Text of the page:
Secret Community Leader #8

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written by

Anonymous

Oct 12, 2021

The Secret Community Leader is an anonymous column sharing the highs and lows of community leadership. It provides an open and honest forum for community leaders to get nagging challenges and worries off their chests. It also aims to share some of the most rewarding moments of community leadership, in the hope of both relating to, and inspiring, other leaders and communities... 

This column was first published in STIR Autumn Issue 2021.

My starting point as a community leader is being a guerrilla gardener. I have gardened all my adult life but only recently have I been a guerrilla gardener: planting and cultivating on land that is not my own. A while ago I started a community garden growing fruit and vegetables on housing association land where I live. After a bad storm seven years ago, I started to take care of two council beds down the road with some friends.

Gardening in the public realm is very different from gardening in one’s own domain. The spaces aren’t mine and I have no right to say what happens. Anyone can help themselves to anything in the beds such as picking flowers, taking seeds or digging up plants, although this rarely happens. People can leave whatever they want there, and they do. Other people have their own ideas about how the beds should look, and many have connections with spaces that no one else knows about. These may go way back in time connecting into personal history, family, and sense of self. Working in one spot several people said that they picked the rosemary for their Sunday roast and would I please leave it alone!

The kind of care that one can provide in a public space is different from in a private space. Principally it’s much more limited by the resources available. Water is heavy to carry any distance, plants are usually expensive, and although three of us usually work together, there is only so much we can do in a weekly session.

One bed in particular has taught me much, turning around my thinking about gardening, what care plants really need to thrive, and what is possible. As I work in the larger community, images of this bed often come into my mind. I am reminded of what I have learnt working with these plants, and how these lessons apply to my other work in the community.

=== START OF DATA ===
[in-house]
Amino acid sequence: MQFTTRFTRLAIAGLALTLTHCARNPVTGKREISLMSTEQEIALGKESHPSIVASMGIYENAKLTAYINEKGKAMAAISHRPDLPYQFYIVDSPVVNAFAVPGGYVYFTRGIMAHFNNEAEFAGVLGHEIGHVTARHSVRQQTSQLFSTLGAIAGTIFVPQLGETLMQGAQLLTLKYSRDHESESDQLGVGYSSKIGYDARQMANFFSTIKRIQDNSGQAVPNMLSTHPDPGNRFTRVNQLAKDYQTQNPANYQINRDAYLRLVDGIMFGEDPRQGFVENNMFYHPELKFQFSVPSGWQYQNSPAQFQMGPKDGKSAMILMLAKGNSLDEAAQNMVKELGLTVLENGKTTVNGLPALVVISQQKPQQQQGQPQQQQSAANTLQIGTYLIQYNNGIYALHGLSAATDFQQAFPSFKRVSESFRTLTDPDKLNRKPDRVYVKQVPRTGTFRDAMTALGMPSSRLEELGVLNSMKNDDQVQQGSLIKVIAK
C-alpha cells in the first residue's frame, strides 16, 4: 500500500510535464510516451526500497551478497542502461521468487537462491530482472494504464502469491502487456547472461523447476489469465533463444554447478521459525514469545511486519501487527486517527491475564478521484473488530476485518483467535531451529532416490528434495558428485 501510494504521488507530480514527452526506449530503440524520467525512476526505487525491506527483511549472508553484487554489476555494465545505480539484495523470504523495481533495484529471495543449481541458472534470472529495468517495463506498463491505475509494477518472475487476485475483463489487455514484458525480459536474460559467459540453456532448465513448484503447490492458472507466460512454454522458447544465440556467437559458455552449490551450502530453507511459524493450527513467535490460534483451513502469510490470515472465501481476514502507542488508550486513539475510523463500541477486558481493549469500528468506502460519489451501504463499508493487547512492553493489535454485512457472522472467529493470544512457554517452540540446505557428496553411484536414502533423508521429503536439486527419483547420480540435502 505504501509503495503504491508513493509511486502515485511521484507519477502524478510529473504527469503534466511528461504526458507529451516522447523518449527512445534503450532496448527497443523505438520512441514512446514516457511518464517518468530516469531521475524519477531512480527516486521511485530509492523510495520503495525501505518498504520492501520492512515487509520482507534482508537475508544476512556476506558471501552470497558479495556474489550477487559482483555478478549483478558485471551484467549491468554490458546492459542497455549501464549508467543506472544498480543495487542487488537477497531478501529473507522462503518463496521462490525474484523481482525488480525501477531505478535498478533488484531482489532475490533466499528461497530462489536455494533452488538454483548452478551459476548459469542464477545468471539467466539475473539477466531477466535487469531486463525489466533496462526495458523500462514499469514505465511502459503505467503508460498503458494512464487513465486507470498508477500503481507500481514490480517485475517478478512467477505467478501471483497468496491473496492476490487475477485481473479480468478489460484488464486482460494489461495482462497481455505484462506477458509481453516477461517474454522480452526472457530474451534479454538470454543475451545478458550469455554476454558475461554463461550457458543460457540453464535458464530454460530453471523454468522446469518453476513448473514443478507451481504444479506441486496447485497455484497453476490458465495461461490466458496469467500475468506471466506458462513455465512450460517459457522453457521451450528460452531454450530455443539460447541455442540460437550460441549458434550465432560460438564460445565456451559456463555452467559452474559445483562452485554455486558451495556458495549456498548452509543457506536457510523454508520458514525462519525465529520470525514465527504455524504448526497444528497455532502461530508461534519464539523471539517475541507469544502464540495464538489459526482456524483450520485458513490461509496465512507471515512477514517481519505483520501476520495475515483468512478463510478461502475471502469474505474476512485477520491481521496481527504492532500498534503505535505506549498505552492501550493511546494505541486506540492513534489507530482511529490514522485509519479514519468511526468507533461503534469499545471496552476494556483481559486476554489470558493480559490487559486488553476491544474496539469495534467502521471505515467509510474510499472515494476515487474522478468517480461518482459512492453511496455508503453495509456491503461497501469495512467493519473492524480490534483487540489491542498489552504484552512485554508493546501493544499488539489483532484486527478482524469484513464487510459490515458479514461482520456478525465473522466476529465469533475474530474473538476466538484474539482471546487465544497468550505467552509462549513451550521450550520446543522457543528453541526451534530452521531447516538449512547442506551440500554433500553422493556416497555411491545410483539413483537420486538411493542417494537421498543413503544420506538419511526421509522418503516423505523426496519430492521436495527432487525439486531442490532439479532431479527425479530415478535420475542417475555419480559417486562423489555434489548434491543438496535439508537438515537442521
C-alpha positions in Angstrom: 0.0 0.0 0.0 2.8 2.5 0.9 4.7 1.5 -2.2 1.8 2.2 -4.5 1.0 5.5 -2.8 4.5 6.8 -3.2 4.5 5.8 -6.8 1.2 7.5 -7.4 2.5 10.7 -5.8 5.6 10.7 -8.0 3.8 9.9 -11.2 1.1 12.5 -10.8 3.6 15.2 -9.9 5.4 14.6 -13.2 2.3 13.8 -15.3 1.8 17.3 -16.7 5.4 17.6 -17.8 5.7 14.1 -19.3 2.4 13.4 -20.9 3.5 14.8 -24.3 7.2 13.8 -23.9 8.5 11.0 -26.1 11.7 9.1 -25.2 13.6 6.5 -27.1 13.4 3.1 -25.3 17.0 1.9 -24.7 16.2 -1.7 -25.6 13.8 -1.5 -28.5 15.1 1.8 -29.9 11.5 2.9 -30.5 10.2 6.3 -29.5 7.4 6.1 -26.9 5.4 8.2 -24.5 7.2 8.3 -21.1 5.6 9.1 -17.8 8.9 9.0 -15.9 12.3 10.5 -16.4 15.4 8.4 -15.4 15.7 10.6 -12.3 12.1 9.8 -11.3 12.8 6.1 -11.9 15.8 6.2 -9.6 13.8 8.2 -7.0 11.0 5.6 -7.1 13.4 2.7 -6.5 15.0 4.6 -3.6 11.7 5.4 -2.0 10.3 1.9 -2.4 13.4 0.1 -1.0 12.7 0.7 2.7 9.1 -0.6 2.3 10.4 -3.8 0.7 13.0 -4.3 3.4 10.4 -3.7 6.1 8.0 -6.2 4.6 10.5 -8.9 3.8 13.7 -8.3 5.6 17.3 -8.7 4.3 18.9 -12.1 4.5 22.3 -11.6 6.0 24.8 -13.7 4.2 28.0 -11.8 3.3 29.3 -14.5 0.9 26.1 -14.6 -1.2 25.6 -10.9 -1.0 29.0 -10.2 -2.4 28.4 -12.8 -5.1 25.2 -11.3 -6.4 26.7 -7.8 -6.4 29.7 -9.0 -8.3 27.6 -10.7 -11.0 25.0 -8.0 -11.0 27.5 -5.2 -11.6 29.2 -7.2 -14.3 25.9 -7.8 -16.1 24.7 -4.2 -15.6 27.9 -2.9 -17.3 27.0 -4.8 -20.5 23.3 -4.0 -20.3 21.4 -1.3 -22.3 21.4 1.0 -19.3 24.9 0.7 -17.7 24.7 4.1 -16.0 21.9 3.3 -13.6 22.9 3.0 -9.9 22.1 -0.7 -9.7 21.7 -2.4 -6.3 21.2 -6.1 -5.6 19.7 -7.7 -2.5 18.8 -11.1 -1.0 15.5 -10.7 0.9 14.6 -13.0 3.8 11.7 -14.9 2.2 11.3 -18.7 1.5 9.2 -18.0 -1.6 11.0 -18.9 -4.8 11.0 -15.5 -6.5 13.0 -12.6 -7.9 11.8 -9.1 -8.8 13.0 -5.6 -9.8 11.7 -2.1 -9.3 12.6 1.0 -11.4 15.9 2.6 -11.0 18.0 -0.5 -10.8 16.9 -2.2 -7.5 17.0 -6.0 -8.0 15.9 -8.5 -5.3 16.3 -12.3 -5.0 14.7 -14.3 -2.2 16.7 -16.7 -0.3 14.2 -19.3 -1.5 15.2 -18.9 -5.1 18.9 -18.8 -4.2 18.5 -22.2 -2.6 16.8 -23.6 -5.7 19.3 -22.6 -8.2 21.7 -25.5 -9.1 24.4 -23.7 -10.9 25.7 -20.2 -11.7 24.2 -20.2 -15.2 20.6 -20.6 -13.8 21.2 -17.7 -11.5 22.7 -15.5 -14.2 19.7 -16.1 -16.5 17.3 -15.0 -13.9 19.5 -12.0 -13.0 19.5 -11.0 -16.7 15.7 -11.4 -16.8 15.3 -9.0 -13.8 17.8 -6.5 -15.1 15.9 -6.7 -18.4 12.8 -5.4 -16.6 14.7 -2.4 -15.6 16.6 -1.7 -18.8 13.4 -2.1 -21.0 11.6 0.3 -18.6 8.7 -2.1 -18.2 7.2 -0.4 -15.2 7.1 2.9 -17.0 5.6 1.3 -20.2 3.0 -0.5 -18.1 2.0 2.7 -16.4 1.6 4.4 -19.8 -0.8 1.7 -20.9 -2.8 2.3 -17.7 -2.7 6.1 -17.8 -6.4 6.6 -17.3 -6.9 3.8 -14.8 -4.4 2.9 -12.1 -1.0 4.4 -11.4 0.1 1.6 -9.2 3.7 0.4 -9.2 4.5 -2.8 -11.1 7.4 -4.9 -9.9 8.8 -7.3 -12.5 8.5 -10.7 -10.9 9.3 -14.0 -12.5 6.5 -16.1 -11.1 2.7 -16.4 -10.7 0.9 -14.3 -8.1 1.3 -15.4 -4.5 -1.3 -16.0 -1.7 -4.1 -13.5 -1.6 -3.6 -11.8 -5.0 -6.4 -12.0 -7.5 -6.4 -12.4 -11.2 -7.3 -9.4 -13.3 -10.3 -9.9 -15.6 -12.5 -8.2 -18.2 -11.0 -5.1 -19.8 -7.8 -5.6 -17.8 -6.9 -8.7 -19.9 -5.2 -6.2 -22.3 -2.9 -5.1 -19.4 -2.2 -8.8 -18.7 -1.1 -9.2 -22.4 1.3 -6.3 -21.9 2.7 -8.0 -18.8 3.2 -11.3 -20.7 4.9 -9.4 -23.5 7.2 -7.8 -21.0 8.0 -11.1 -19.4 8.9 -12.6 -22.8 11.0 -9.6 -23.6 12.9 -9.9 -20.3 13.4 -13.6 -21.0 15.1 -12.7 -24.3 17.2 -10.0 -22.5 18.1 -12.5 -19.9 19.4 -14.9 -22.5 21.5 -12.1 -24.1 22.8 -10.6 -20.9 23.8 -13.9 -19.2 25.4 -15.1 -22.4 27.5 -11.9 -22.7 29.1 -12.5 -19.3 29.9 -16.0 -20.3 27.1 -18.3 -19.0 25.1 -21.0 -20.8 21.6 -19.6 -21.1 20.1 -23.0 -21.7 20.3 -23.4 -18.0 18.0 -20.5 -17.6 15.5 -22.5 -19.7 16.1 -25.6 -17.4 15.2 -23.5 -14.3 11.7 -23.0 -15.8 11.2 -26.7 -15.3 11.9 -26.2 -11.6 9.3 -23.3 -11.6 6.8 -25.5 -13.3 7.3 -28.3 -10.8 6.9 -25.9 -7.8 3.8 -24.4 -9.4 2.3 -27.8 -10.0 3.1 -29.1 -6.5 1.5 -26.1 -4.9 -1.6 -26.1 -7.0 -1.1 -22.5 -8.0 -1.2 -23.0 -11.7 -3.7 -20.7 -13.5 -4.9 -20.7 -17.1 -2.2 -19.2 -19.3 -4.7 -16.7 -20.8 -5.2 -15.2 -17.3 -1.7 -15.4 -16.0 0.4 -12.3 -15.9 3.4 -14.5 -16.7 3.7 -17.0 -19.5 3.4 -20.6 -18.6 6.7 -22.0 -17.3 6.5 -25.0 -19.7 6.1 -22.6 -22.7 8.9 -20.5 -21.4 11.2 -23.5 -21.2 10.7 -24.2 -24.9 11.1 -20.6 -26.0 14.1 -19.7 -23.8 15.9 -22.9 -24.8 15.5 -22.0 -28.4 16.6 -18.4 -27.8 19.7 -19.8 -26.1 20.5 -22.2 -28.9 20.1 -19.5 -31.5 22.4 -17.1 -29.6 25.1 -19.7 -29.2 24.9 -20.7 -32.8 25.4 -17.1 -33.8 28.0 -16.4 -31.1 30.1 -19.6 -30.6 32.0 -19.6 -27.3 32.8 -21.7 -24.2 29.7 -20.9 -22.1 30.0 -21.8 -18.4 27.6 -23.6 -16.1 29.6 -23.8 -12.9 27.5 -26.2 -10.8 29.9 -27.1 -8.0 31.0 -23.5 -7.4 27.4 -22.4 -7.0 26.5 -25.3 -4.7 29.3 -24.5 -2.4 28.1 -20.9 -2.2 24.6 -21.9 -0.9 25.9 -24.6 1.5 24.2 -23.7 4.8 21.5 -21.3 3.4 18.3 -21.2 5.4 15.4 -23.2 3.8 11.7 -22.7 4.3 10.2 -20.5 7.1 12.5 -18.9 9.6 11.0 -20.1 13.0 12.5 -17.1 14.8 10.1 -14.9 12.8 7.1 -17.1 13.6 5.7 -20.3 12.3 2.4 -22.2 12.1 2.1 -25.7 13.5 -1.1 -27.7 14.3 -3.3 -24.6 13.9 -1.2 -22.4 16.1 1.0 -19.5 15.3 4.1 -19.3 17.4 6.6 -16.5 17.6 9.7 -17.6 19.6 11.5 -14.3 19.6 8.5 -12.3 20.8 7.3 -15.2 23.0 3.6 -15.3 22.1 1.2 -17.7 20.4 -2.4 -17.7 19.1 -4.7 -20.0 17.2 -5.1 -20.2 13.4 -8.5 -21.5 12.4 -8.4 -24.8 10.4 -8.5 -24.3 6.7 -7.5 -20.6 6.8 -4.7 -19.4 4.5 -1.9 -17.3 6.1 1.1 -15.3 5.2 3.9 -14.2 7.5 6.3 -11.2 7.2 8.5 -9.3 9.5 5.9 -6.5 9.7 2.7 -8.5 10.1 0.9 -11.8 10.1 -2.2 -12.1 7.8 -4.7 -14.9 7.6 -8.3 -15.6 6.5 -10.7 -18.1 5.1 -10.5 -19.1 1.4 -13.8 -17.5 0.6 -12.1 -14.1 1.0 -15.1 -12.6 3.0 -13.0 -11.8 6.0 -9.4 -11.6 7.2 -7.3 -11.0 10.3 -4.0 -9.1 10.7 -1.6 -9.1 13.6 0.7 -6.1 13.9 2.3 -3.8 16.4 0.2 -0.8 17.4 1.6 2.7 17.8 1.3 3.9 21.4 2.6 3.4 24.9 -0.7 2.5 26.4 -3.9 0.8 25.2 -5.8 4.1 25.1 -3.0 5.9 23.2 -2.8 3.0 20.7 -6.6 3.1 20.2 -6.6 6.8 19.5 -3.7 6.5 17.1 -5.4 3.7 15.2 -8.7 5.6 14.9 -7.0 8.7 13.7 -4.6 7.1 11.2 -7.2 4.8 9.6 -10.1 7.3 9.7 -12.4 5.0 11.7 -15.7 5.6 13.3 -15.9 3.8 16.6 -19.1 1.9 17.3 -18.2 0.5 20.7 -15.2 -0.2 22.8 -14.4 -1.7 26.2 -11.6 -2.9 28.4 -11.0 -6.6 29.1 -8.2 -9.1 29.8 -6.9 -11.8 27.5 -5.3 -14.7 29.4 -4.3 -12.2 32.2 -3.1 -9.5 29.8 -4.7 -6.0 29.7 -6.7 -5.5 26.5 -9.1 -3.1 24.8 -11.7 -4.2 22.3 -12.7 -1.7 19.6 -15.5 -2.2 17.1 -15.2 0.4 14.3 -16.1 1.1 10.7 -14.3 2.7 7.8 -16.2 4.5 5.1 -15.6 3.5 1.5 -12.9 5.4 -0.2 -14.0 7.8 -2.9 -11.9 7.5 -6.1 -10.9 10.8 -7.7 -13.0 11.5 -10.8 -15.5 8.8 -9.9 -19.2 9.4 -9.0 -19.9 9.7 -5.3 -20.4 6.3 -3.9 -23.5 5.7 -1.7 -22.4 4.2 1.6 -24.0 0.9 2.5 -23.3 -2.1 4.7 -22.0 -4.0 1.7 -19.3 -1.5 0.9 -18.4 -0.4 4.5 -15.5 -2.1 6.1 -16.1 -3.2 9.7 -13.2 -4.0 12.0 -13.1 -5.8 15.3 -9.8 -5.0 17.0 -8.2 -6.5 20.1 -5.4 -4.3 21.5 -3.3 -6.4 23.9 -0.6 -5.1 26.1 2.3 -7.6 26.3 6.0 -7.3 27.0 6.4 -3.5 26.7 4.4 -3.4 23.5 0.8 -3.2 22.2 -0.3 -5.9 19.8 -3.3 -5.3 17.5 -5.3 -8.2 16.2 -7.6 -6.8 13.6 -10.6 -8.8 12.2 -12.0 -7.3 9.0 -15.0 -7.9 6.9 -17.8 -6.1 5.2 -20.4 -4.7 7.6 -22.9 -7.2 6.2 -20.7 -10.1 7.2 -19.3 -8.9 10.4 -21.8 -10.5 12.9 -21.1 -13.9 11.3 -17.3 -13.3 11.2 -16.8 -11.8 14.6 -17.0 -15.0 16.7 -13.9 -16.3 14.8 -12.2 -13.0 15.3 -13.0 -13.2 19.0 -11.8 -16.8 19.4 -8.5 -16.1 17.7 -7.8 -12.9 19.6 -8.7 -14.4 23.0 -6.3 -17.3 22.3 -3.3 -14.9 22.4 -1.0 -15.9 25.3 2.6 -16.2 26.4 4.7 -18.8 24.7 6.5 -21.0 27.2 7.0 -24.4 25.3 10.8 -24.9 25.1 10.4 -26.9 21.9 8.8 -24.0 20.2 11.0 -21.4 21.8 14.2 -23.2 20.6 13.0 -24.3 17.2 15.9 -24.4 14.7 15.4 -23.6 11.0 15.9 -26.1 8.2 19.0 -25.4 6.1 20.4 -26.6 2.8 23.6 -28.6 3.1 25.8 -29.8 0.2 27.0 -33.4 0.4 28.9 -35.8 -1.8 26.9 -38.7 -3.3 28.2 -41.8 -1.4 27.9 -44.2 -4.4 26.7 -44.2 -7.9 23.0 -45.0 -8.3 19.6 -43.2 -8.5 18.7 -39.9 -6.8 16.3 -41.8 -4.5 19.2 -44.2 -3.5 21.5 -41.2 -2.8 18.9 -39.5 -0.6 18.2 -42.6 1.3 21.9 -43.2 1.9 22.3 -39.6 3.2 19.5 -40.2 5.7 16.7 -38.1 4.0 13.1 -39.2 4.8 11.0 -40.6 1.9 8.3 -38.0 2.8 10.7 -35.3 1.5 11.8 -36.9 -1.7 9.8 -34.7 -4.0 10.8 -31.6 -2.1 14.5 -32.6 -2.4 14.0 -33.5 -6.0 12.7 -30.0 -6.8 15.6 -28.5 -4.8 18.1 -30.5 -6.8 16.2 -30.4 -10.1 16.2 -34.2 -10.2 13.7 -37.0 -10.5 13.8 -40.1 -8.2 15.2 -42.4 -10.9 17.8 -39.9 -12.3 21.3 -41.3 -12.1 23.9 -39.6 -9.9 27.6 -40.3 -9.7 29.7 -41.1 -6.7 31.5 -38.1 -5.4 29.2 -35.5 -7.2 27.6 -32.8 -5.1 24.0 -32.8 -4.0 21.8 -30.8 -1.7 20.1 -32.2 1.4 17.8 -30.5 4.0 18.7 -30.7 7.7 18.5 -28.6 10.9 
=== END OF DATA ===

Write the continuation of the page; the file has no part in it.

This bed is a difficult space to garden, a long narrow bed along a road which is well used as a walkway, as well as for cars. Like many areas where community work takes place, it is a sadly neglected space.

Initially I was desperate to get things to grow, planting anything we could get our hands on, but many plants died due to neglect, drought, or trampling by dogs. Lack of resources then disciplined me to slow down, look at what was growing there. Observe what the plants were doing and see what I could do to help. Tender shoots need soil and a space to grow where they will not be trampled, and they need shelter. They don’t care where the shelter comes from – we learnt that weeds, dead plants, even rubbish that is well-bedded can provide a space for plants to grow. This growth in turn creates a spot for more plants to grow.

Plants do better in communities (as do people). I noticed that when we left the weeds to grow around young plants they grew better than the ones we cleared. This made me stop and think. I had always assumed that competition for water and space would weaken the plants I wanted to foster, but I hadn’t understood the sustenance that a plant community provides. By sheltering each other from the wind, and shading the soil to preserve moisture, plants create a microclimate that is beneficial to growth. In the soil roots are working together to increase biological activity. This releases nutrients, water, and information that help plants survive. Now the bed is much healthier, and much of it is filled with well established plants. But we are still cautious, and leave as many weeds to grow as we can, just pulling away rampant growth that threatens to suffocate the growth we want.

In the same way, life in a human community can become more varied and complex if there is adequate shelter. Last year I started a swap box in an obsolete phone box. It’s mostly books, but many other items have been left and taken including a bread maker, wellies, and a teapot. Sometimes it is bulging with stuff, sometimes there is space. It is well used by locals and visitors. A few neighbours have started taking care of it as well and it is working in a very natural way. The corner where the phone box stands is opposite the community garden and I’m sure that its success is due to the location.

Working in the wider community I am drawn to places and people that are providing shelter and sustenance for new growth. Much of this is through people connecting with each other, building networks of support, encouragement, and information exchange. When I stop and look to see where my input is most helpful I can often see that the best contribution that I can make is to introduce people to each other. In plant communities this would happen in the roots, unseen by us under the ground. Even something as basic as knowing each other’s names is the start of making connections and creating a fertile environment for a community to thrive.

The Secret Community Leader column is published in partnership with Practical Governance.